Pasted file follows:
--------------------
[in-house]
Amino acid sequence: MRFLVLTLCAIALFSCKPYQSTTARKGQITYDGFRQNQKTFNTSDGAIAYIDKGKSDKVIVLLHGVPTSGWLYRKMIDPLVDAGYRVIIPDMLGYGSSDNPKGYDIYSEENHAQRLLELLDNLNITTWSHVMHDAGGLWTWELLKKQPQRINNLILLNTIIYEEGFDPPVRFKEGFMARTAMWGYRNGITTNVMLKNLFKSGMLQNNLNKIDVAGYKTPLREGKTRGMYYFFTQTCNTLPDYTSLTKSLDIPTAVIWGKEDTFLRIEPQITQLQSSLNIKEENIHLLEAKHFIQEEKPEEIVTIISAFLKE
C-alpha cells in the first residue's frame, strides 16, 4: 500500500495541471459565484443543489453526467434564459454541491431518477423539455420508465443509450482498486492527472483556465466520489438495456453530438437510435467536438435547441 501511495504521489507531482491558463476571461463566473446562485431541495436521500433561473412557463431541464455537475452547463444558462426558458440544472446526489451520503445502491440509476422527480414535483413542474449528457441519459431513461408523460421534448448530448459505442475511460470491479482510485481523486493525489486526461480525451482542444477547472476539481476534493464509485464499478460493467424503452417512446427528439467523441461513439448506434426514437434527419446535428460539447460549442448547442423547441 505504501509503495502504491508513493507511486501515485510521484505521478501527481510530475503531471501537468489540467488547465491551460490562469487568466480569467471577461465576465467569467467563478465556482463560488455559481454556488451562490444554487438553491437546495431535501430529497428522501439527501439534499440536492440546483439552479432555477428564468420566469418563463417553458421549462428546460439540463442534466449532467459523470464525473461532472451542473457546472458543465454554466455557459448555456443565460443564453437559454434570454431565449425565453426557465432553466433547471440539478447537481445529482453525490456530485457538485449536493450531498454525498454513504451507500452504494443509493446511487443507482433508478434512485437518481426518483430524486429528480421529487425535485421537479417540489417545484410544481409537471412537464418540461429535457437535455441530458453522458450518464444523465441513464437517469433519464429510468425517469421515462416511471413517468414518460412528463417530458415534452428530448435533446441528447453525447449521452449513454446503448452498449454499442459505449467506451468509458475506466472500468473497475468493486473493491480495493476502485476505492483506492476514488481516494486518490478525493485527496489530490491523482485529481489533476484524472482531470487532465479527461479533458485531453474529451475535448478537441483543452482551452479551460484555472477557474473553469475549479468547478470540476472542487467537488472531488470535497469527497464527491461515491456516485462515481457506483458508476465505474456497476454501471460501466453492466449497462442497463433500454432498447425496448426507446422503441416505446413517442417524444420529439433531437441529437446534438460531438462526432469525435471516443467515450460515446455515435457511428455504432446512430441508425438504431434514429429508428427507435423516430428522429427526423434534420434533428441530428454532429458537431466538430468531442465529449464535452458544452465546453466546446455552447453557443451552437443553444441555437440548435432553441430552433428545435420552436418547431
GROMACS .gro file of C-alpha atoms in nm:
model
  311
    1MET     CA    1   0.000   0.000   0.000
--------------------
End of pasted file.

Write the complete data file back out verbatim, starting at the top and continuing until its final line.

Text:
[in-house]
Amino acid sequence: MRFLVLTLCAIALFSCKPYQSTTARKGQITYDGFRQNQKTFNTSDGAIAYIDKGKSDKVIVLLHGVPTSGWLYRKMIDPLVDAGYRVIIPDMLGYGSSDNPKGYDIYSEENHAQRLLELLDNLNITTWSHVMHDAGGLWTWELLKKQPQRINNLILLNTIIYEEGFDPPVRFKEGFMARTAMWGYRNGITTNVMLKNLFKSGMLQNNLNKIDVAGYKTPLREGKTRGMYYFFTQTCNTLPDYTSLTKSLDIPTAVIWGKEDTFLRIEPQITQLQSSLNIKEENIHLLEAKHFIQEEKPEEIVTIISAFLKE
C-alpha cells in the first residue's frame, strides 16, 4: 500500500495541471459565484443543489453526467434564459454541491431518477423539455420508465443509450482498486492527472483556465466520489438495456453530438437510435467536438435547441 501511495504521489507531482491558463476571461463566473446562485431541495436521500433561473412557463431541464455537475452547463444558462426558458440544472446526489451520503445502491440509476422527480414535483413542474449528457441519459431513461408523460421534448448530448459505442475511460470491479482510485481523486493525489486526461480525451482542444477547472476539481476534493464509485464499478460493467424503452417512446427528439467523441461513439448506434426514437434527419446535428460539447460549442448547442423547441 505504501509503495502504491508513493507511486501515485510521484505521478501527481510530475503531471501537468489540467488547465491551460490562469487568466480569467471577461465576465467569467467563478465556482463560488455559481454556488451562490444554487438553491437546495431535501430529497428522501439527501439534499440536492440546483439552479432555477428564468420566469418563463417553458421549462428546460439540463442534466449532467459523470464525473461532472451542473457546472458543465454554466455557459448555456443565460443564453437559454434570454431565449425565453426557465432553466433547471440539478447537481445529482453525490456530485457538485449536493450531498454525498454513504451507500452504494443509493446511487443507482433508478434512485437518481426518483430524486429528480421529487425535485421537479417540489417545484410544481409537471412537464418540461429535457437535455441530458453522458450518464444523465441513464437517469433519464429510468425517469421515462416511471413517468414518460412528463417530458415534452428530448435533446441528447453525447449521452449513454446503448452498449454499442459505449467506451468509458475506466472500468473497475468493486473493491480495493476502485476505492483506492476514488481516494486518490478525493485527496489530490491523482485529481489533476484524472482531470487532465479527461479533458485531453474529451475535448478537441483543452482551452479551460484555472477557474473553469475549479468547478470540476472542487467537488472531488470535497469527497464527491461515491456516485462515481457506483458508476465505474456497476454501471460501466453492466449497462442497463433500454432498447425496448426507446422503441416505446413517442417524444420529439433531437441529437446534438460531438462526432469525435471516443467515450460515446455515435457511428455504432446512430441508425438504431434514429429508428427507435423516430428522429427526423434534420434533428441530428454532429458537431466538430468531442465529449464535452458544452465546453466546446455552447453557443451552437443553444441555437440548435432553441430552433428545435420552436418547431
GROMACS .gro file of C-alpha atoms in nm:
model
  311
    1MET     CA    1   0.000   0.000   0.000